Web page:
Kill Me Maybe
1975’s Looking for Mr. Goodbar and the never-ending panic over young women and casual sex.
© 1977 Paramount
Your level of enjoyment, when it comes to Judith Rossner’s 1975 best-seller Looking for Mr. Goodbar, may very well depend on whether you’re willing to read an entire book for the sake of being sarcastic. I bought it from a used bookstore when I was in my mid-20s. I had heard that it was about a desperate single woman in New York. I was young; I was hip; I was a woman in New York. I bought the book as a defiant feminist gesture, a statement on all I would never be.
Then I read it. Looking for Mr. Goodbar is a book about misery—a claustrophobic, paranoid misery that seeps into you. It made me feel spooked by my own psyche, like a campfire tale that reveals the Hook Hand Killer was never found because he’s … right … here!
But before we get there, let us pause, and appreciate the charm of the jacket copy that pulled me in, and the specific female despair it delineates: “Judith Rossner writes with haunting intensity of the temptations and problems of a young woman of today alone in a big city where there are opportunities for a different kind of life—a life that relieves the boredom of work or dispels the chill of solitude, a life”—wait for it—“where you can have sex with strangers.”
The plot of Goodbar is probably familiar to many readers, either from the book itself or from its 1977 film adaptation. A young woman named Theresa Dunn lives a double life. By day, she’s a clean-living schoolteacher, in a serious relationship with a kind but unexciting lawyer named James. By night, she frequents singles bars, where she wantonly tempts men into bed, with working-class sexual dynamo Tony her most common hook-up. A grisly fate, of course, awaits, as we’ve known from the beginning. Theresa rejects Tony for slapping her, rejects James for proposing to her, then takes home a drifter, who bashes her head in and rapes her corpse. Pleasant dreams!
Just because it’s no longer 1975 doesn’t mean that the temptations and problems of a young woman alone in a big city—especially the problems of who she’s having sex with and how—don’t still take up quite a lot of cultural space. And to some, it’s still a horror story.
Consider the reaction to HBO’s Girls, which features several young women of today alone in the big city. In its premiere, protagonist Hannah submits to cheesy dirty talk and doggie-style sex with an inconsiderate woodworker. “Gloria Steinem went to the barricades for this?” Frank Bruni moaned in the pages of the New York Times. Or look to Rush Limbaugh’s reaction to Sandra Fluke, who attempted to testify before a congressional committee about the health benefits of the pill. You recall that Limbaugh called Fluke a “slut” and a “prostitute,” but do you remember he also described her with language—“She wants all the sex in the world whenever she wants it, all the time, no consequences”—you could imagine Theresa Dunn’s neighbors using?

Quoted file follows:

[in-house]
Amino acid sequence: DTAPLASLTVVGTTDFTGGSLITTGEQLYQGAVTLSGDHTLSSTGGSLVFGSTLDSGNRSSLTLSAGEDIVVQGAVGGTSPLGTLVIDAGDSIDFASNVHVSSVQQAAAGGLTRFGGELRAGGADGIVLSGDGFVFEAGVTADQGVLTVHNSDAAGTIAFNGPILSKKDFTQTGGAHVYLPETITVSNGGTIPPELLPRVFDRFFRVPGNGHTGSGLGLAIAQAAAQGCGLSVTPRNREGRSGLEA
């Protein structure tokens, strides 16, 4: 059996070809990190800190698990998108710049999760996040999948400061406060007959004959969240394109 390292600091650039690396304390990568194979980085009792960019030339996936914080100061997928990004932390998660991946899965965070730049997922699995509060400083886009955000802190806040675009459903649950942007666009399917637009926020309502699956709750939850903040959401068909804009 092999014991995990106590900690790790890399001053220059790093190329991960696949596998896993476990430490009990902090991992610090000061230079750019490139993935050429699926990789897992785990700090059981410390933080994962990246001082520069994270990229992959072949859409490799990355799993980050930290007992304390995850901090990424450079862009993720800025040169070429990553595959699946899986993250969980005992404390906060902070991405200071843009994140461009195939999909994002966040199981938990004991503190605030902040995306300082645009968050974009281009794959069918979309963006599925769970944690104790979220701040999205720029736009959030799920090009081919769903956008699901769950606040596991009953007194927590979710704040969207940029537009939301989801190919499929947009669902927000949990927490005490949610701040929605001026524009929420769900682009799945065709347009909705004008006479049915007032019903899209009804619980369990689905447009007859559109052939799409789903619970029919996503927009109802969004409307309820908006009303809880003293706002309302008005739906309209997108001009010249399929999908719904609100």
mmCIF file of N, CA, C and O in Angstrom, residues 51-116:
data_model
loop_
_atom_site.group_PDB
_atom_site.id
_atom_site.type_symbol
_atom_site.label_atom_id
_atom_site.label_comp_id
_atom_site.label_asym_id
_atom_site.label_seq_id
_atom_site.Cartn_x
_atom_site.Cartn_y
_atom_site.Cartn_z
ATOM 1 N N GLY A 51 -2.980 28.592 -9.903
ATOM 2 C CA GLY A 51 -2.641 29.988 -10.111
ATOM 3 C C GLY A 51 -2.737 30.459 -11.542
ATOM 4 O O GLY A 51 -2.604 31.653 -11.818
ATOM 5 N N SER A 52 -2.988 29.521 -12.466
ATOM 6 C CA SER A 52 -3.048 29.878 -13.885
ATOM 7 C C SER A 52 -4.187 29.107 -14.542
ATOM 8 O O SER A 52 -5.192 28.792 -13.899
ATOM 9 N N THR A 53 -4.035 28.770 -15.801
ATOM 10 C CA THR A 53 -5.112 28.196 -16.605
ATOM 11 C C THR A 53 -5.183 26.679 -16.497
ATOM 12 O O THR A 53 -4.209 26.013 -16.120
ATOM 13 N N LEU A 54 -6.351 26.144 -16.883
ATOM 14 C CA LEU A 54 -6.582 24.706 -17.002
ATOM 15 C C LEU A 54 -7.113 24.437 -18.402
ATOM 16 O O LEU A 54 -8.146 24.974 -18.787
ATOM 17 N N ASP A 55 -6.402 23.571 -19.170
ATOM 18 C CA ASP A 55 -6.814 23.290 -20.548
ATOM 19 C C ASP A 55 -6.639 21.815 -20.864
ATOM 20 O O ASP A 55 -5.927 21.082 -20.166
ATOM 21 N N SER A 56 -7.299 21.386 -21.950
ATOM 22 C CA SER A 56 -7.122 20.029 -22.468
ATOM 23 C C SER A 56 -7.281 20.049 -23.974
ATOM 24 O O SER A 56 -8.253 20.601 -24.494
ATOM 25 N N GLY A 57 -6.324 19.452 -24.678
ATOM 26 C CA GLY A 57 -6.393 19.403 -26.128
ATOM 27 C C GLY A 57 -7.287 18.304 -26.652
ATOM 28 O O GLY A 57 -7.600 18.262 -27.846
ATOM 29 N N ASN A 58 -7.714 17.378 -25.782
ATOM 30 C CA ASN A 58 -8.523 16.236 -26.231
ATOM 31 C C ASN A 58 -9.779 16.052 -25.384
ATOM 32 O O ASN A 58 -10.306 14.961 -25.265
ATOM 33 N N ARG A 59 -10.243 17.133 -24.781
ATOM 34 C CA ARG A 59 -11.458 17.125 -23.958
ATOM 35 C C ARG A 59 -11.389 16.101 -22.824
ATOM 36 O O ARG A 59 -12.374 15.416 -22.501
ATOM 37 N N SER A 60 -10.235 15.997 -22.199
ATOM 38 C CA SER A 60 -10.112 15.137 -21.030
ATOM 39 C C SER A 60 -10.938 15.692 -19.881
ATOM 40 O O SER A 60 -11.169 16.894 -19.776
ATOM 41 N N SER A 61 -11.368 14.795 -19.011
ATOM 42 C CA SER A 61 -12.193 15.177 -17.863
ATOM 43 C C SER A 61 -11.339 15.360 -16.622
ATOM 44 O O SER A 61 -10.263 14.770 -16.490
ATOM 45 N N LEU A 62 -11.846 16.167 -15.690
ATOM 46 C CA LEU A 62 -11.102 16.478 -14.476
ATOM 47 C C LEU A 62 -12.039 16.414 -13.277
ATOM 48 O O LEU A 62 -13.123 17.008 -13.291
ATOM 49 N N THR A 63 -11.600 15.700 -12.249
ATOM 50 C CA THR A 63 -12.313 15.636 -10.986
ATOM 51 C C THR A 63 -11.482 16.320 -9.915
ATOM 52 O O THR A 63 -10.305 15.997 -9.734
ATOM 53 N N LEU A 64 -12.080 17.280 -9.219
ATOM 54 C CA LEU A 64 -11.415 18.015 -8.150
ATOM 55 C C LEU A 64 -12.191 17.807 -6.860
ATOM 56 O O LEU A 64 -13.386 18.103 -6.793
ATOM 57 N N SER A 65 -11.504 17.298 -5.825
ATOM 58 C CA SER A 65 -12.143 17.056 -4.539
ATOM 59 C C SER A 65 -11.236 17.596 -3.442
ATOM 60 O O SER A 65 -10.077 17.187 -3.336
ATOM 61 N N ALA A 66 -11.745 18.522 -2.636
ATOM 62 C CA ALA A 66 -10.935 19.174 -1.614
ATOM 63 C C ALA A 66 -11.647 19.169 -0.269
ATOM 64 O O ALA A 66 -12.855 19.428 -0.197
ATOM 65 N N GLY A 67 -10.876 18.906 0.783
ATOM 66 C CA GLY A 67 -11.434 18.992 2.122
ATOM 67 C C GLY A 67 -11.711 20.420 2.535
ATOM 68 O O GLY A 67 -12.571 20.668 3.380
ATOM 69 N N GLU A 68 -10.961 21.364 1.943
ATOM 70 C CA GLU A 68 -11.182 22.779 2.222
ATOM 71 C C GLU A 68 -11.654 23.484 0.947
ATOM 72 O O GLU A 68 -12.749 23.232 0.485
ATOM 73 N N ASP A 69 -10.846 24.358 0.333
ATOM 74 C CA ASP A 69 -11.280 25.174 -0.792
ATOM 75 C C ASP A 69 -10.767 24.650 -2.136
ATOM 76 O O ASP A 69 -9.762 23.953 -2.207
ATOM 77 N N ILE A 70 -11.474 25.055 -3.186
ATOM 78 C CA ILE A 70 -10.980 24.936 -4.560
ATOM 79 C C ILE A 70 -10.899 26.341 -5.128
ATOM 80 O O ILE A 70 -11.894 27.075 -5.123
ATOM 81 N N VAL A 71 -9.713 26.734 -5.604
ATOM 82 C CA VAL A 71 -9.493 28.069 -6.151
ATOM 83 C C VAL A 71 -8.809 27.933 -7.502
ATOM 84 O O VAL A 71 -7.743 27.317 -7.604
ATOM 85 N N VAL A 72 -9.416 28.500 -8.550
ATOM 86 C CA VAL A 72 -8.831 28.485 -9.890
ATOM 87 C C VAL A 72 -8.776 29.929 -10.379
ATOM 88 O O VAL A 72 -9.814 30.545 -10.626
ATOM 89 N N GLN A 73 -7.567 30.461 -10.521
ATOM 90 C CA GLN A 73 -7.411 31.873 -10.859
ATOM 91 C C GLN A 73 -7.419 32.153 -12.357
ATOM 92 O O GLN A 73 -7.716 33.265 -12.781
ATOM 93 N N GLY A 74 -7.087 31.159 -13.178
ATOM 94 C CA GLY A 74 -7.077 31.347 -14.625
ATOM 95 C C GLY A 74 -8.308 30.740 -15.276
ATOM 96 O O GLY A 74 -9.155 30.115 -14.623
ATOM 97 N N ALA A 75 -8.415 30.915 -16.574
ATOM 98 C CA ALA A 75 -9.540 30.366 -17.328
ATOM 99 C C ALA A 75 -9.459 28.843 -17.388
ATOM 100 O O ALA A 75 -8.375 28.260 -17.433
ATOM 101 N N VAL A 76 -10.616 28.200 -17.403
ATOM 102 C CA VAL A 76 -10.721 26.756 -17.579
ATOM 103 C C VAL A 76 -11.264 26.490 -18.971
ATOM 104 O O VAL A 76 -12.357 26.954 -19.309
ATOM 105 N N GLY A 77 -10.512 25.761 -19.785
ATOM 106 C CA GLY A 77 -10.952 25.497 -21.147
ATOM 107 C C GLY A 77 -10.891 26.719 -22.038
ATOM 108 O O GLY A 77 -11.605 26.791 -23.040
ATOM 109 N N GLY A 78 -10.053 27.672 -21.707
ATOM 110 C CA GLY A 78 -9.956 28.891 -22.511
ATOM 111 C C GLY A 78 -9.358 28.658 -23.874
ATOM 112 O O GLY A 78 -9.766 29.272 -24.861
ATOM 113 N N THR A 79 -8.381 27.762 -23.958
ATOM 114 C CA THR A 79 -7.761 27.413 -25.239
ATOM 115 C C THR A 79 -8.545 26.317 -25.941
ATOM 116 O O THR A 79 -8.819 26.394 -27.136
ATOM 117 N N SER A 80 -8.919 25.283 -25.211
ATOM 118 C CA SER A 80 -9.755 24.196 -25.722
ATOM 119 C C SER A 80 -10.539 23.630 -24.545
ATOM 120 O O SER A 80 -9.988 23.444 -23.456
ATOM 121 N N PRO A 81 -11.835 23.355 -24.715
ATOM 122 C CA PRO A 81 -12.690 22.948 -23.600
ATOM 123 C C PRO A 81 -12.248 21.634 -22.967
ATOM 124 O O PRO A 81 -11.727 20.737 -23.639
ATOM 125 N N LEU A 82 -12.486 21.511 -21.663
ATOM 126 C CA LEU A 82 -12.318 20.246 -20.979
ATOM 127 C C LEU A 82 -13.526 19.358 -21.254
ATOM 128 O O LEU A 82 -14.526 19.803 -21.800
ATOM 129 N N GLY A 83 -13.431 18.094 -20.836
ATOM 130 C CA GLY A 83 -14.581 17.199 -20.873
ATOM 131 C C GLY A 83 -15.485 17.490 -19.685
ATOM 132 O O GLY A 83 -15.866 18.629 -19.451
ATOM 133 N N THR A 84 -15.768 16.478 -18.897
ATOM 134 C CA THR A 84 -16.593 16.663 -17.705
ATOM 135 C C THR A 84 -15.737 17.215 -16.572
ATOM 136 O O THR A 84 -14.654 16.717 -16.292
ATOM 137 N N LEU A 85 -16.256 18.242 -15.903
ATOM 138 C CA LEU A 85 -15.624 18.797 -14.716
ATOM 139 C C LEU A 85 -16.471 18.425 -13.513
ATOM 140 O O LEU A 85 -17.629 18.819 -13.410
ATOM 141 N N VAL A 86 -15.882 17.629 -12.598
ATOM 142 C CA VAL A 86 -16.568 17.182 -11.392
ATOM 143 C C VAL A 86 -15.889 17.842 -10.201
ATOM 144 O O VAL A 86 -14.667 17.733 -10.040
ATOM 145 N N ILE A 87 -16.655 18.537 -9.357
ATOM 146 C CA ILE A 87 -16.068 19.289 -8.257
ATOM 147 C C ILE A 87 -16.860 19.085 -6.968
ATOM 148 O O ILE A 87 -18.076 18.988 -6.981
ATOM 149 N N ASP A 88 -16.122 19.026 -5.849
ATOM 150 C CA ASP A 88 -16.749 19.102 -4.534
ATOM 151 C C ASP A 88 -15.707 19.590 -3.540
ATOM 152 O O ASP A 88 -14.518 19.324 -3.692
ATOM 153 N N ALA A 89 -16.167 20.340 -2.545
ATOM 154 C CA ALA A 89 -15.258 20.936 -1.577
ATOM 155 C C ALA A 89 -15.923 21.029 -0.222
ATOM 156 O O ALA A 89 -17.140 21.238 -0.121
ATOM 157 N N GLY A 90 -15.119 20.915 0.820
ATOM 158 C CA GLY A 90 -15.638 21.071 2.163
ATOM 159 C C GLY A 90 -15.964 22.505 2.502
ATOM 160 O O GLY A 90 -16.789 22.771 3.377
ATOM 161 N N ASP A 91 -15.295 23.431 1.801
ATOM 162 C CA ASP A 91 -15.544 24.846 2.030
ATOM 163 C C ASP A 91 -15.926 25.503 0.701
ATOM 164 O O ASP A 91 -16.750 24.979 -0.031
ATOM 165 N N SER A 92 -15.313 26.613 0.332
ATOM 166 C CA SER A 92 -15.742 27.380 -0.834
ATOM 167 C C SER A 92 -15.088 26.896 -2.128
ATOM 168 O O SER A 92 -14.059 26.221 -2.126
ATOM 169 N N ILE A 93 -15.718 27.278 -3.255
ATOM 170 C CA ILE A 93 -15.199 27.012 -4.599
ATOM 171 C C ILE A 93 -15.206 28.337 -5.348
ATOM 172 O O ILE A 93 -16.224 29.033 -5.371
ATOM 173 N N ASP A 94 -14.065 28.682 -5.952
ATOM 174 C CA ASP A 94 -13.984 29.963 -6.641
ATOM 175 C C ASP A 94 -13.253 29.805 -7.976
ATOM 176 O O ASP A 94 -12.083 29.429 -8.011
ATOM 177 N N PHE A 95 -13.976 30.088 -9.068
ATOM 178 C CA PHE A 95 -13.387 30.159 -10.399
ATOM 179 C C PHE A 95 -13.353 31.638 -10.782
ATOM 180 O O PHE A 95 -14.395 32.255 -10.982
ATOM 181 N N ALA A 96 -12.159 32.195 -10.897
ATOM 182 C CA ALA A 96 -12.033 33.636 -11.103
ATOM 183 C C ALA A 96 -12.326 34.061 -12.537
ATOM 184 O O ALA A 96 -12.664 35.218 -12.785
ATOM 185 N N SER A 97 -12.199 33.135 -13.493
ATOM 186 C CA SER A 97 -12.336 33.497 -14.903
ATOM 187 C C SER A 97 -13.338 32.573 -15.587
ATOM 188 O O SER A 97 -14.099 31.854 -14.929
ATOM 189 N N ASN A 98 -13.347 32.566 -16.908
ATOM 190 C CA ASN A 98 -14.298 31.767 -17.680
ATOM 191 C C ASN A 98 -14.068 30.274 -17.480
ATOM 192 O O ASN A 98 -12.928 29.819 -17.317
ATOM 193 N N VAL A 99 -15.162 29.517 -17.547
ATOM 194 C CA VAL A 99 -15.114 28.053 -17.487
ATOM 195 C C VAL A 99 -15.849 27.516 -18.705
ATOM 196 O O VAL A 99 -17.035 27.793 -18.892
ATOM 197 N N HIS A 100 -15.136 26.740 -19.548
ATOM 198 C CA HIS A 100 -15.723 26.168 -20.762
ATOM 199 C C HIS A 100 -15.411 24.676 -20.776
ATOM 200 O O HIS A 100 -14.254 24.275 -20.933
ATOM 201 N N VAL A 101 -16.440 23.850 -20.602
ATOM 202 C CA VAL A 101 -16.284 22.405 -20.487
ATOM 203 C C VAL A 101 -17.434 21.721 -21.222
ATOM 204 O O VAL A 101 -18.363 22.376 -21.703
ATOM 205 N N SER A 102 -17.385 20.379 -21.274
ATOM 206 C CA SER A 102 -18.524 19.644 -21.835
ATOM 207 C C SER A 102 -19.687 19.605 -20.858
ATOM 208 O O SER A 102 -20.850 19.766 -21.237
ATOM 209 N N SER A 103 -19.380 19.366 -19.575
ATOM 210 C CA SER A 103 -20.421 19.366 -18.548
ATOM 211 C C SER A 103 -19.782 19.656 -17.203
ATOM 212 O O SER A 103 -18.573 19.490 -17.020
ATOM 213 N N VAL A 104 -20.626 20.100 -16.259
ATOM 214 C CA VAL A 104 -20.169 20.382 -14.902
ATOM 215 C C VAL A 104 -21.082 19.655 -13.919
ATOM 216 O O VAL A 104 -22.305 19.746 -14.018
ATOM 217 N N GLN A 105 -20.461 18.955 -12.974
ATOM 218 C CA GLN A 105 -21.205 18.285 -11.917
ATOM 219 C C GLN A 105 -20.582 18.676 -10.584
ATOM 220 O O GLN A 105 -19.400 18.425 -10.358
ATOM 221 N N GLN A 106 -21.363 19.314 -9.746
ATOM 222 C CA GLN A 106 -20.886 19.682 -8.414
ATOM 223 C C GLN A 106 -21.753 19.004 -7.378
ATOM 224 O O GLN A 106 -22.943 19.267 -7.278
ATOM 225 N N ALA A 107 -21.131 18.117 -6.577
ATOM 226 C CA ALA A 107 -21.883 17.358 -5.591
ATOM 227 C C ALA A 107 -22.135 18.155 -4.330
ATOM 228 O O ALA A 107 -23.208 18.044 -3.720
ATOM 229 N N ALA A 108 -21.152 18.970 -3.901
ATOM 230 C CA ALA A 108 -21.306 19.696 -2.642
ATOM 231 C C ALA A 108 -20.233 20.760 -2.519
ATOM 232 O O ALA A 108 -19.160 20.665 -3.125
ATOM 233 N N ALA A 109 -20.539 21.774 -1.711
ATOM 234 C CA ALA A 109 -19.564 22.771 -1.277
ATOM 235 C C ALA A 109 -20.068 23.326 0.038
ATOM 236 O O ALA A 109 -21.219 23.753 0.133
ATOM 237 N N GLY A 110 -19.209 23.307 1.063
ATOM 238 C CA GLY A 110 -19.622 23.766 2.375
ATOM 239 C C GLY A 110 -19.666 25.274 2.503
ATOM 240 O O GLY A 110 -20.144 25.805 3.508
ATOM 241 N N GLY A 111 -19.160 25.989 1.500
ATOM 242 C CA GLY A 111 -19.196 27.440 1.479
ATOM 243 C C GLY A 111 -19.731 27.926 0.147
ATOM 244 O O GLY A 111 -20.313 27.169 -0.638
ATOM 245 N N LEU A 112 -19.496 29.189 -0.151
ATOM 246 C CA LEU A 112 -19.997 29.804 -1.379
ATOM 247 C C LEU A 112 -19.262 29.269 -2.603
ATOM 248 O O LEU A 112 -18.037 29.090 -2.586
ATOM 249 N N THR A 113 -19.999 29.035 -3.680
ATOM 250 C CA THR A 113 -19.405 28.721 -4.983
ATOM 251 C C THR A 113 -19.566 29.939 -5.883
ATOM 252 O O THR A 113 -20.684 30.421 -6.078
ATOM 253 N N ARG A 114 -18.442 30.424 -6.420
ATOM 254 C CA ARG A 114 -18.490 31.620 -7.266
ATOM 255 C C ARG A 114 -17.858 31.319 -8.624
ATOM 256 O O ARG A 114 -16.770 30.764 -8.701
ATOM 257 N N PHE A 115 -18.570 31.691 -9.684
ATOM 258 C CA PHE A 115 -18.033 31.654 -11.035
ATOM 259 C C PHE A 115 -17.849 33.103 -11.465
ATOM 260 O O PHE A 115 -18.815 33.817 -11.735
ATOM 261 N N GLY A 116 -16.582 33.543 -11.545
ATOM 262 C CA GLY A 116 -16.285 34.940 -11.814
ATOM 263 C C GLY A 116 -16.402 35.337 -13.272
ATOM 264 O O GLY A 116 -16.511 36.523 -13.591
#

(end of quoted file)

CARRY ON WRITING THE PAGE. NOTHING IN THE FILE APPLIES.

Bruni argues that young women are forcing themselves to have too much casual sex, and making themselves miserable. Limbaugh argues that women are gleefully having too much casual sex, and making everyone else miserable. But the basic story they’re telling is surprisingly similar: Young women plus sex equals excess, and excess equals misery. Something is out of joint with the girls today; they’ve gotten out of control, and it has to end badly. But this fear has been with us since before the sexual revolution. Maybe since the seduction novel, in which sheltered girls were invariably impregnated and left to die by handsome rakes. Or since Anna Karenina taught us that sexual awakening was the first step to being crushed by a train. Or maybe it’s older still: Maybe it’s been with us ever since we started warning little girls to be careful when they go through the woods alone, don’t talk to wolves on the road, don’t get into bed with anything they don’t recognize, because it might have teeth.
Of course, Goodbar is, itself, a copy of an earlier story; it fits the framework of moral panic because it’s based on one. Rossner began the novel as a reported piece for Esquire on the 1973 death of Roseann Quinn.
Quinn was 28. She lived alone in Manhattan, near a bar named W.M. Tweedy’s. After work, she would often go to a bar and read. When she didn’t come in to work, a friend went to her apartment and found her body. She had been beaten, and stabbed 18 times, and a candle had been inserted into her vagina. She had picked up the killer, John Wayne Wilson, at a bar.
The story was a media sensation, dominating headlines for weeks. Feminist Susan Brownmiller decried the heated, sexualized coverage. Much of the public discussion centered on Quinn’s private life. Wilson wasn’t the first man she’d brought home! Neighbors had heard fighting in her apartment before! Was this rough sex gone wrong? Was she suicidal? Had she wanted all the sex in the world with no consequences? Was she what Gloria Steinem was going to the barricades for? The answer was never only about Quinn. The day after her body was found, the Daily News ran the headline “Once more, bachelor girls ask: Who's Next?” From Roseann Quinn to “bachelor girls,” from one woman’s death to a warning about single womanhood: It only took one day.
Sady Doyle is a writer and feminist living in New York. She founded Tiger Beatdown, and writes for Rookie, In These Times, and the Internet in general.